“The Mystic River Watershed is highly urbanized, presenting unique and complex water quality challenges,” said Commissioner David W. Cash of the Massachusetts Department of Environmental Protection (MassDEP). “While a lot of good work has been accomplished to date, these challenges will require continued vigilance. I am confident that the local, state and federal partners, working to improve water quality in the Mystic River, will make steady progress towards achieving that goal in the years to come.”
While water quality in the main stem of the river from Medford center to Boston Harbor meets water quality standards most of the time, especially in dry weather, water quality in many of the tributary streams feeding the Mystic often do not meet water quality standards. Bacterial water quality in tributary streams such as Wellington Brook, Winn Brook, Mill Brook, the Malden River, the Island End River and Mill Creek experienced frequent poor water quality, even in dry weather (See map posted at: http://go.usa.gov/Mj9d). Investigations to date indicate the main causes of high bacteria counts in these water bodies to be illicit sewer discharges to storm drain systems and uncontrolled urban stormwater runoff that contains pet and animal waste.
Both EPA and MassDEP continue to pursue active enforcement actions targeted at improving water quality throughout the watershed. These enforcement efforts have resulted in the removal of more than 17,000 gallons per day of sewage from storm drains in the Mystic River Watershed, with numerous additional illicit connections that have been identified and are scheduled to be removed this year. A number of additional repairs have been made that have prevented tens of thousands of gallons of sewage from discharging to the river during rain events. These aggressive efforts continue to address violations of water quality with regard to bacteria.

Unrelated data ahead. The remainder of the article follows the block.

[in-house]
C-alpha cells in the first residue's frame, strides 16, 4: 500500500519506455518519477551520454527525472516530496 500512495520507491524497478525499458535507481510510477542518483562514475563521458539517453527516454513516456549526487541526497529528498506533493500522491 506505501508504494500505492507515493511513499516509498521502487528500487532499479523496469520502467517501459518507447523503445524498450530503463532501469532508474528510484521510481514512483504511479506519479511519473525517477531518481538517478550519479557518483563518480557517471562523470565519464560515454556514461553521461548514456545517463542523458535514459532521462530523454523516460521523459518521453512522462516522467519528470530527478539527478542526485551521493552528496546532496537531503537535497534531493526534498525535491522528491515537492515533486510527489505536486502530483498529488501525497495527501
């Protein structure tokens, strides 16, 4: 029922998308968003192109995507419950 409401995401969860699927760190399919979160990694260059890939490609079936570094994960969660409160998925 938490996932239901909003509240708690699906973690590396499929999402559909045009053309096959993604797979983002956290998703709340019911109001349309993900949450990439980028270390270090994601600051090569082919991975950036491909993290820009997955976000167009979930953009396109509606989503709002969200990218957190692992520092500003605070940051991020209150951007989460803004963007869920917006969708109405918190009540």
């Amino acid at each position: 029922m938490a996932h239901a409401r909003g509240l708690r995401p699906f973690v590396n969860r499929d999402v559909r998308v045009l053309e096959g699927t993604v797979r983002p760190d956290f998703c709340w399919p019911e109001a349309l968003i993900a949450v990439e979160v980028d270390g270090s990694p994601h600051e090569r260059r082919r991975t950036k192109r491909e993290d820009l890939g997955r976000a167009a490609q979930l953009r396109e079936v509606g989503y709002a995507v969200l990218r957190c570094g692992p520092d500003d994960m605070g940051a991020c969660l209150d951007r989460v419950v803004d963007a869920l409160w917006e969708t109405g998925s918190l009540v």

“The U.S. EPA grade reflects the fact that environmental conditions in the Mystic River fall short of the expectations of the Clean Water Act. While the Mystic River is safe for boating more than 90 percent of the time, important tributaries of the watershed – Alewife Brook, the Aberjona and Malden Rivers and others – are severely impaired and contribute a significant amount of pollution into these waters. Our organization is asking U.S. EPA and MassDEP for their help in developing a clear plan and pathway to improved conditions within a reasonable time horizon. The Charles River and Boston Harbor have celebrated extraordinary improvements in water quality. We look forward to when we can include the Mystic River in this environmental success story,” said EkOngKar Singh Khalsa, Executive Director of the Mystic River Watershed Association.
Long-term efforts to improve this watershed will be achieved through a collaborative effort amongst all stakeholders. The Mystic River Watershed Initiative Steering Committee continues to work on its mission and priorities statement, which focuses on water quality as well as open space and public access. The Water Quality subcommittee continues to focus on reducing and eliminating sanitary sewer overflows (SSOs) in the watershed, providing stormwater technical assistance to municipalities, reducing nutrient inputs to the watershed, and better understanding and remediating legacy pollution in the Malden River area.
More information on EPA’s Mystic River Watershed Initiative (www.epa.gov/mysticriver)